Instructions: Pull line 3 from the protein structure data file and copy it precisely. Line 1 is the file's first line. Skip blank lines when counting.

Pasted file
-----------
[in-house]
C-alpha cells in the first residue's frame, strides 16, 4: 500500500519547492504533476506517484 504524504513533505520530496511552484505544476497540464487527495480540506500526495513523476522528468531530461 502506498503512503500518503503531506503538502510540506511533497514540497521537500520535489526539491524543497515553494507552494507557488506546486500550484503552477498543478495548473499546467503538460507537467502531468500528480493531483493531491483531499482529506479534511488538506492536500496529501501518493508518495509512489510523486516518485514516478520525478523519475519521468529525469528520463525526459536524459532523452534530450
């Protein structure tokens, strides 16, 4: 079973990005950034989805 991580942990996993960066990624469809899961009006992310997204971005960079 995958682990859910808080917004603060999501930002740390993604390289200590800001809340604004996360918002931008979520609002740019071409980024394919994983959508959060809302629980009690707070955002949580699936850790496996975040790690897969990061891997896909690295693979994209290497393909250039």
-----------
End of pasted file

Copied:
């Protein structure tokens, strides 16, 4: 079973990005950034989805 991580942990996993960066990624469809899961009006992310997204971005960079 995958682990859910808080917004603060999501930002740390993604390289200590800001809340604004996360918002931008979520609002740019071409980024394919994983959508959060809302629980009690707070955002949580699936850790496996975040790690897969990061891997896909690295693979994209290497393909250039």